Risks for small intestine cancer

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Certain behaviours, substances or conditions can affect your risk, or chance, of developing cancer. Some things increase your risk and some things decrease it. Most cancers are the result of many risks. But sometimes cancer develops in people who don't have any risks.

This information is about risks for a type of small intestine cancer called adenocarcinoma. To find out more about other types of cancers in the small intestine, see, for example, neuroendocrine cancer, non-Hodgkin lymphoma, gastrointestinal stromal tumours (GISTs) and melanoma skin cancer.

The risk of developing small intestine cancer increases with age. Most people are diagnosed when they are 60 years or older.

Slightly more men than women develop small intestine cancer.

Small intestine cancer occurs in Black people (including people of African or Caribbean ancestry) more often than people of other ethnicities.

The following can increase your risk for small intestine cancer. None of these risks can be changed. Until we learn more about other risks, there are no specific ways you can lower your risk for small intestine cancer.

Genetic conditions

Crohn's disease

Celiac disease

History of colorectal and other cancers

Genetic conditions

A genetic condition is a disease caused by a change (mutation) in one or more genes. Having certain genetic conditions increases the risk of developing small intestine cancer. Talk to your doctor about your risk. You may need to visit your doctor more often to check for small intestine cancer. Your doctor will recommend what tests you should have and how often you should have them.

Familial adenomatous polyposis (FAP) is an inherited condition that causes hundreds to thousands of polyps to develop, mainly on the lining of the colon and rectum.

People with FAP have a higher risk of developing colorectal cancer and small intestine cancer. It also increases the risk of stomach, adrenal gland and thyroid cancers.

Lynch syndrome is an inherited condition that causes a large number of polyps to develop in the lining of the colon and rectum, but not as many polyps as are found in FAP. Lynch syndrome is also called hereditary non-polyposis colorectal cancer (HNPCC).

There are 2 types of Lynch syndrome. Type A increases the risk for colorectal cancer, while type B increases the risk of several cancers, including colorectal cancer, small intestine cancer, other digestive system cancers, and ovarian and uterine cancers.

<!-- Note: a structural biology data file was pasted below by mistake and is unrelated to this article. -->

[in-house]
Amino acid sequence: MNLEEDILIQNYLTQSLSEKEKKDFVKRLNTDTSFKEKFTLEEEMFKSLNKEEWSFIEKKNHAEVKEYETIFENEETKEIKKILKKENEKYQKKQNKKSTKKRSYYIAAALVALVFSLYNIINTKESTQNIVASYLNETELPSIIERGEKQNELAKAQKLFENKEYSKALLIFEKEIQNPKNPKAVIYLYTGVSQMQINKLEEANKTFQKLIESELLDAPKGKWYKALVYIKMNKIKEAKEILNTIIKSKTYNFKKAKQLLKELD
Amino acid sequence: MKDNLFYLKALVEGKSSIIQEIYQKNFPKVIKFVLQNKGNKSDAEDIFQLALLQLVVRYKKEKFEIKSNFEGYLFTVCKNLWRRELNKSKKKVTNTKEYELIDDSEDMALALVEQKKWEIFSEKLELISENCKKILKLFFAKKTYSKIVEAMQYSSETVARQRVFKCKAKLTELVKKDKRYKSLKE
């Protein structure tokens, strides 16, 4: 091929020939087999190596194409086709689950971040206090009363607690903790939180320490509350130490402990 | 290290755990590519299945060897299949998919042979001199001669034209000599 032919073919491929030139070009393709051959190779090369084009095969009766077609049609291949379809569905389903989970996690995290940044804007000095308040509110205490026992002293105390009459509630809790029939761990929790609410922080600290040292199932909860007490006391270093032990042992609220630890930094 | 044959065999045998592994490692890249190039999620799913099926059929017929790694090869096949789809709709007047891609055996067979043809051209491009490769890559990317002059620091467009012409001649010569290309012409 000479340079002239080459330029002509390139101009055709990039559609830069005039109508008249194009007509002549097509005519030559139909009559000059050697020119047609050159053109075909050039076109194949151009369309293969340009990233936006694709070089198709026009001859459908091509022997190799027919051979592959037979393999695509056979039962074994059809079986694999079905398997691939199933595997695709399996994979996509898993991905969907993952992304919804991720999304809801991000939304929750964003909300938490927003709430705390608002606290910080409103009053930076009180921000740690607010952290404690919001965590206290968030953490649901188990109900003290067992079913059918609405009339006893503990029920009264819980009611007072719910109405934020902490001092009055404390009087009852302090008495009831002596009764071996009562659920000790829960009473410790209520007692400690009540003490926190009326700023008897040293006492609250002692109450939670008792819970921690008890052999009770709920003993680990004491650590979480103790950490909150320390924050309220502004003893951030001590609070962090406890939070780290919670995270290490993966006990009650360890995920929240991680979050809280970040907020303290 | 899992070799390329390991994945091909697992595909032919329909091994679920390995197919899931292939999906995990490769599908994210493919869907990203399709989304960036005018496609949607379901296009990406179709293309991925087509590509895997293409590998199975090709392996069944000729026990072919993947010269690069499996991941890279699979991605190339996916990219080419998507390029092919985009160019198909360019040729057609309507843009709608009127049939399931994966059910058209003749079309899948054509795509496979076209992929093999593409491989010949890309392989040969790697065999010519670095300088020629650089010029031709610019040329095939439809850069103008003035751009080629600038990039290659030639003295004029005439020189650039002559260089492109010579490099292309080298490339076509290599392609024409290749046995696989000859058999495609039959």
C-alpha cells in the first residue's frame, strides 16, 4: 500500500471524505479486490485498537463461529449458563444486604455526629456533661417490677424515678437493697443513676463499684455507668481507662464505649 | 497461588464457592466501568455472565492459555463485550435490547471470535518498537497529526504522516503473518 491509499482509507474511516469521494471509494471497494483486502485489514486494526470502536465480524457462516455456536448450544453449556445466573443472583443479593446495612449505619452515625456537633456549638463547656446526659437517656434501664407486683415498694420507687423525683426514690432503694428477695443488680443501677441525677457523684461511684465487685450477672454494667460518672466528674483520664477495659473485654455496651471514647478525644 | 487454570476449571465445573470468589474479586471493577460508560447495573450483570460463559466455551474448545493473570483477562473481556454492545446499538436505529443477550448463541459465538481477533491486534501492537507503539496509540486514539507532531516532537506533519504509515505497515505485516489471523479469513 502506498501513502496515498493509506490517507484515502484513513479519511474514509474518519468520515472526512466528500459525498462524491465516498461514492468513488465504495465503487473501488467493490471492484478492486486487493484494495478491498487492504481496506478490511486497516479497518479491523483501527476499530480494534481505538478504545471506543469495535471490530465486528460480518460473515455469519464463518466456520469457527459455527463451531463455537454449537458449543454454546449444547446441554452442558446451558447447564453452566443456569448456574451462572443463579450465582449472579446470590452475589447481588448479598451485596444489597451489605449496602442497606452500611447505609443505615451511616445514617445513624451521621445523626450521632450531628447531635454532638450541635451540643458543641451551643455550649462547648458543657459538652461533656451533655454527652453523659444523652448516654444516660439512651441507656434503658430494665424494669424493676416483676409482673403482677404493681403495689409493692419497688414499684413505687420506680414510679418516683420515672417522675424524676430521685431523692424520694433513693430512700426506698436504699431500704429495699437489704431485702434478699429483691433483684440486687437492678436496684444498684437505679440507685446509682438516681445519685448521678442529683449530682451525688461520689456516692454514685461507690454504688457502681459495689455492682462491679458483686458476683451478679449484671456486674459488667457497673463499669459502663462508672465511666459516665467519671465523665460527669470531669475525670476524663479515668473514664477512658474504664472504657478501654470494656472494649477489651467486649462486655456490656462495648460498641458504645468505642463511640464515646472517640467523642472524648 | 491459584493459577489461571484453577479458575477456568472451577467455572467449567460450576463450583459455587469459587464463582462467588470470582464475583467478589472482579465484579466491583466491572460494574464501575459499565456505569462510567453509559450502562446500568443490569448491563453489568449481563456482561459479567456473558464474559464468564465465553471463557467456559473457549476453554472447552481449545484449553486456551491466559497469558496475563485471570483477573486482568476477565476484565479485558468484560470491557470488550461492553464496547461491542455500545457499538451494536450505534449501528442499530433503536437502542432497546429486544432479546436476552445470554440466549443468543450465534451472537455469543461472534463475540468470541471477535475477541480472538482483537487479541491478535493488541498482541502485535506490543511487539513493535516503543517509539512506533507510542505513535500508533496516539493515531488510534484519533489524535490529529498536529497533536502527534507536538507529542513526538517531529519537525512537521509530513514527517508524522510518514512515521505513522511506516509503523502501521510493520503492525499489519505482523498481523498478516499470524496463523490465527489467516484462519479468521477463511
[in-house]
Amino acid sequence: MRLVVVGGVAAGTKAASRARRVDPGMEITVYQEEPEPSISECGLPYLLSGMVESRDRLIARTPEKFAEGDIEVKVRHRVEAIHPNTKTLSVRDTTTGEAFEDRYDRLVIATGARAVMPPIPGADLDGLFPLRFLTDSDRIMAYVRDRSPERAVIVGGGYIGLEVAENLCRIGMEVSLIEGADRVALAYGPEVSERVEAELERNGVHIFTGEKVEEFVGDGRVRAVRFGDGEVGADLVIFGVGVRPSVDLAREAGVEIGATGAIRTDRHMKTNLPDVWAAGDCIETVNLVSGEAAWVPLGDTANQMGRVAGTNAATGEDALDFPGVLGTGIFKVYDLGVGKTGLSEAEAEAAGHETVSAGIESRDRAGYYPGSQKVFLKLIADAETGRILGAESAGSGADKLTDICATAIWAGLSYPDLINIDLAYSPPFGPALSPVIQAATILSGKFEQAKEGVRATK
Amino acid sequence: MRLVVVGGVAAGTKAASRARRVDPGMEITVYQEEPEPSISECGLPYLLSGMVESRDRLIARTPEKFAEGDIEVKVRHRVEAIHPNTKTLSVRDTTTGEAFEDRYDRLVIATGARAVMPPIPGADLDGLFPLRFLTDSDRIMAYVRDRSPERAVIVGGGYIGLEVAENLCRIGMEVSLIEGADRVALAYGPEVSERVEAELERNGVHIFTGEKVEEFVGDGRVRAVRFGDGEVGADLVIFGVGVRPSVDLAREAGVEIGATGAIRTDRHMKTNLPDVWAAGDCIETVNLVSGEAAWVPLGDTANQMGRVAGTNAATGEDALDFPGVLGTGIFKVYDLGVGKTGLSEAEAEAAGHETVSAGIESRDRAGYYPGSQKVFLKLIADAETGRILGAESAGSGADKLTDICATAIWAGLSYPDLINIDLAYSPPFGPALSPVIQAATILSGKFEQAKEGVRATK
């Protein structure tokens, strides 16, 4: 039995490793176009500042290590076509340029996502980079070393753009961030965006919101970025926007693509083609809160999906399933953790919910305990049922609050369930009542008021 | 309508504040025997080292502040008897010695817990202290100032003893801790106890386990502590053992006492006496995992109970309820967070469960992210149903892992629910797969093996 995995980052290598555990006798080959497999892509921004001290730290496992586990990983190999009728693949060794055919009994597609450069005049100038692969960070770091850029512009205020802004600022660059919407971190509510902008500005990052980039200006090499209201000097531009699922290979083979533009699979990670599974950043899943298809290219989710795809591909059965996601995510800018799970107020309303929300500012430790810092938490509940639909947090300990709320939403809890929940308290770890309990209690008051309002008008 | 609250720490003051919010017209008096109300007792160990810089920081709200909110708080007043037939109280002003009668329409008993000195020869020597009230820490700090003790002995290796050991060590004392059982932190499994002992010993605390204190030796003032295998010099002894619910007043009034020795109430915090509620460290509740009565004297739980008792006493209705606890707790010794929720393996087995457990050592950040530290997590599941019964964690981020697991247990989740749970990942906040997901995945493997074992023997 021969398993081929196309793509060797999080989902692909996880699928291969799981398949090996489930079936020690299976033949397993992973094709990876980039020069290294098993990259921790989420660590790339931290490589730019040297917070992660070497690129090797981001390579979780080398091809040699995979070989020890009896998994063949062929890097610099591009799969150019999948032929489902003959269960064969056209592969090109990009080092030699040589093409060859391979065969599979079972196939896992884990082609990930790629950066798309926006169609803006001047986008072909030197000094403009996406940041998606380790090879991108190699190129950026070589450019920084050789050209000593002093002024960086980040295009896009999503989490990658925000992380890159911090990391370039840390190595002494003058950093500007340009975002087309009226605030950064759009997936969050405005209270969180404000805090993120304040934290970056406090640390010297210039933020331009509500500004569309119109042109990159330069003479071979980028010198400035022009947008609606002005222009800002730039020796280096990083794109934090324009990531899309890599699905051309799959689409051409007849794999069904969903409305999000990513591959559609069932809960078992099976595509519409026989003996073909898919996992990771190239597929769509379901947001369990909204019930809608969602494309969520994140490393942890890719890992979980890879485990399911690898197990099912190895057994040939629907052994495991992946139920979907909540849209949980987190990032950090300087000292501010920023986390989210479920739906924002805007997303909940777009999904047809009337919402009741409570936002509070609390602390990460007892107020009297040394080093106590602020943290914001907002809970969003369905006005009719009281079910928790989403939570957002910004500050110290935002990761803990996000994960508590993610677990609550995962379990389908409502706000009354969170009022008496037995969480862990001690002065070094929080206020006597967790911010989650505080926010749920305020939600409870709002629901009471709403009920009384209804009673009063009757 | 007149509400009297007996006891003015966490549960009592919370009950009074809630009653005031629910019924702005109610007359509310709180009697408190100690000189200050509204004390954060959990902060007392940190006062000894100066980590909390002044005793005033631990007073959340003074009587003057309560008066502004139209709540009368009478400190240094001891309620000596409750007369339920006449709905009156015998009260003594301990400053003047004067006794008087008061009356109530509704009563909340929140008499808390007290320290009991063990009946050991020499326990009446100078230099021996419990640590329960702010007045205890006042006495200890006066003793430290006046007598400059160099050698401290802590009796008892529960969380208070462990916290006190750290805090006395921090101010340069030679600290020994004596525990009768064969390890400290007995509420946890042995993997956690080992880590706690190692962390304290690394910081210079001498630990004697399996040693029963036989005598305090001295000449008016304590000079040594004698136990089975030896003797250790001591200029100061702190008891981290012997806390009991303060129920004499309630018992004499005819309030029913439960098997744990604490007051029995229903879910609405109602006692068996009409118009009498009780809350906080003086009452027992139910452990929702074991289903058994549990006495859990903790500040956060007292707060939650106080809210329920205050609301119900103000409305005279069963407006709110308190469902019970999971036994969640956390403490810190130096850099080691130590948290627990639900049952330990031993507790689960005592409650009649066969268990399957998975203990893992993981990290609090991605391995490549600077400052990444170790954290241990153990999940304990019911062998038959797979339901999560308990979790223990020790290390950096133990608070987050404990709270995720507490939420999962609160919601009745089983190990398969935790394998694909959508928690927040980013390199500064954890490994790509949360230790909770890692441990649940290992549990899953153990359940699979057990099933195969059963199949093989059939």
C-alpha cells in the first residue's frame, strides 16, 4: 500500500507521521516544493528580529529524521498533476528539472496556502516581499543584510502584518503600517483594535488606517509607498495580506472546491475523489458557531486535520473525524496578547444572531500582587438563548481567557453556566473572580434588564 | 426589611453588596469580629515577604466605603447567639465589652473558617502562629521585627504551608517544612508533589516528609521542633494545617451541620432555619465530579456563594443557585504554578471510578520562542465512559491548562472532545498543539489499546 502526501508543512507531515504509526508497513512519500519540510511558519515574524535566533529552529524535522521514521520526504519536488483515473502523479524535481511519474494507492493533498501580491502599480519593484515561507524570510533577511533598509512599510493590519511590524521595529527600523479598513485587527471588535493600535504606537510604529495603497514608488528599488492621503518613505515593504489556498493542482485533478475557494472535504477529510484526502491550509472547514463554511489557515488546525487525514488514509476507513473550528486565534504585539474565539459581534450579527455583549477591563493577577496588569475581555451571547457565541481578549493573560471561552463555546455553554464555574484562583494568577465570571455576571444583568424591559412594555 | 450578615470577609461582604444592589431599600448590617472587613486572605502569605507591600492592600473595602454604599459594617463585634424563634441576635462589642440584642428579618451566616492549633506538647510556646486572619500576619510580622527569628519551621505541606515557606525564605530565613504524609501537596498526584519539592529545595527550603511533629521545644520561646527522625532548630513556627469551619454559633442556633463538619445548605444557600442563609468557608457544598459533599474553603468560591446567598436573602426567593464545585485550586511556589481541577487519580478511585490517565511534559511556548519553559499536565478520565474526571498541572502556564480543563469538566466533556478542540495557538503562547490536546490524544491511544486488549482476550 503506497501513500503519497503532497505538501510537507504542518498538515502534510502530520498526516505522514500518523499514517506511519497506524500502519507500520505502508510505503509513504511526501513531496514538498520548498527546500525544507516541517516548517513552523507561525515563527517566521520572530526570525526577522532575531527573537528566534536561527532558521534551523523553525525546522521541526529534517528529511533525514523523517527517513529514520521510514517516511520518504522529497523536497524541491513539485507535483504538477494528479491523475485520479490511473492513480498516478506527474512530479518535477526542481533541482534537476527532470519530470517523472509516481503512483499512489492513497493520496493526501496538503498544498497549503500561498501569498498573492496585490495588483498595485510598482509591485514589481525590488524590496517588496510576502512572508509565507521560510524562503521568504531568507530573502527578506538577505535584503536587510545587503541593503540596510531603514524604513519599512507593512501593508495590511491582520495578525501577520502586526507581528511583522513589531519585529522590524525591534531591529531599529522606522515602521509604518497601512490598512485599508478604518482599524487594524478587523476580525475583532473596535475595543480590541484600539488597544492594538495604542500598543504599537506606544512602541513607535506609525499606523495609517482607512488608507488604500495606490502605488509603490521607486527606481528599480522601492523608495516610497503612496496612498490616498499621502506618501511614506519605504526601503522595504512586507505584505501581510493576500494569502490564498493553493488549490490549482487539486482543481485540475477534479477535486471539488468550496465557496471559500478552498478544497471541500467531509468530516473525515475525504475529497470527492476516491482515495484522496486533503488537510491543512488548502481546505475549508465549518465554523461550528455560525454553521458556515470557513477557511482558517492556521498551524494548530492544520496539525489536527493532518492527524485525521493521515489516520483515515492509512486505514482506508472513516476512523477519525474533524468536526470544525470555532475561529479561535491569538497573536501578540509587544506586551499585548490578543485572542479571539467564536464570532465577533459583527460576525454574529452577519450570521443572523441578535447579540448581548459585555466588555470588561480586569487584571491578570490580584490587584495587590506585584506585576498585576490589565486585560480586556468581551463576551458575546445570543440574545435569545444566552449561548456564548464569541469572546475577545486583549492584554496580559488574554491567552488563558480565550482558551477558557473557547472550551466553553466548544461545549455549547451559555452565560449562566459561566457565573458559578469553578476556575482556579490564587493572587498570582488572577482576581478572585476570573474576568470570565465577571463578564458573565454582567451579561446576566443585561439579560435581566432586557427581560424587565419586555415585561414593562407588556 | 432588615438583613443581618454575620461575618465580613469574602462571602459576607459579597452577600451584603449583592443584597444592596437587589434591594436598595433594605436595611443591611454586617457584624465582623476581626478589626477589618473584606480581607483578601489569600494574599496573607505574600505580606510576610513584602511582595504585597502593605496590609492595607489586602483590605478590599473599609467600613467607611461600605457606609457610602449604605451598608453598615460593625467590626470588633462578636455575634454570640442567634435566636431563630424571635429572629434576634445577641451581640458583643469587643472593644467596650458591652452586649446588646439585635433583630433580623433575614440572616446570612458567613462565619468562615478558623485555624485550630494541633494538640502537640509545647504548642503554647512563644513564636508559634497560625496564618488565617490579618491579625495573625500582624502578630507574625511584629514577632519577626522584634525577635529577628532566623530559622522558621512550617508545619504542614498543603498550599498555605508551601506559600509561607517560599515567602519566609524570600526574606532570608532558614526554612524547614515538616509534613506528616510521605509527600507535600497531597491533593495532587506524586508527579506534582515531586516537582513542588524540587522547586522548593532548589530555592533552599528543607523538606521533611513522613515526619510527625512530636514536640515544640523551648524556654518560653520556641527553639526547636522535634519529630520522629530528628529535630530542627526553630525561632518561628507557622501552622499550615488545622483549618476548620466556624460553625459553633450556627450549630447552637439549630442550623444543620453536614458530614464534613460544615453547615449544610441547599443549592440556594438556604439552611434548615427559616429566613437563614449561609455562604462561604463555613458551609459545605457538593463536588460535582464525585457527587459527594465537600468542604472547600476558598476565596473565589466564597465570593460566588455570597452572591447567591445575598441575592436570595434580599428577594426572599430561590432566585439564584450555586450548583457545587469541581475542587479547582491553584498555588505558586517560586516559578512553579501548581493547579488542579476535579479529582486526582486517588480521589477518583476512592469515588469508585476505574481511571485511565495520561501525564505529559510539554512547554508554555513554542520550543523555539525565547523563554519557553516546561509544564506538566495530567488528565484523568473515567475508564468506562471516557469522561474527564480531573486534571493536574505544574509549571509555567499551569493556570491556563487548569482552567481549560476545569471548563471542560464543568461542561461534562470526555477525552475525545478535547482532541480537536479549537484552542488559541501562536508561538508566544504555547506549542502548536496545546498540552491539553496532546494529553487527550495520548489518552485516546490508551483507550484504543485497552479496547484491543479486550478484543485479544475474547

Peutz-Jeghers syndrome is an inherited condition that causes dark spots on the mouth and fingers and polyps in the large and small intestines.

Peutz-Jeghers syndrome increases the risk of developing colorectal, small intestine, stomach, pancreatic, breast and other types of cancer.

Cystic fibrosis (CF) is a condition that affects the lungs and often the digestive system.

People with CF have an increased risk of small intestine cancer.

Crohn’s disease

Crohn's disease is a condition where the immune system attacks the gastrointestinal (GI) tract and can cause inflammation to these organs.

People with Crohn's disease have an increased risk of small intestine cancer, especially in the last part of the small intestine (called the ileum).

Celiac disease

Celiac disease (also called sprue) damages the small intestine so that it doesn't absorb nutrients from food as well as it should. People with celiac disease are sensitive to gluten. Gluten is a protein found in grains such as wheat, rye and barley. People with celiac disease have an increased risk of small intestine cancer.

History of colorectal and other cancers

People who had colorectal cancer have a higher risk of developing small intestine cancer. Having other cancers, such as ovarian, soft tissue sarcoma and pancreatic cancer, also increases the risk for small intestine cancer, but the overall risk is still low.

Understanding your cancer risk

To make the decisions that are right for you, ask your doctor questions about risks. Learn how cancer can be prevented and what you can do to reduce your risk.

Expert review and references

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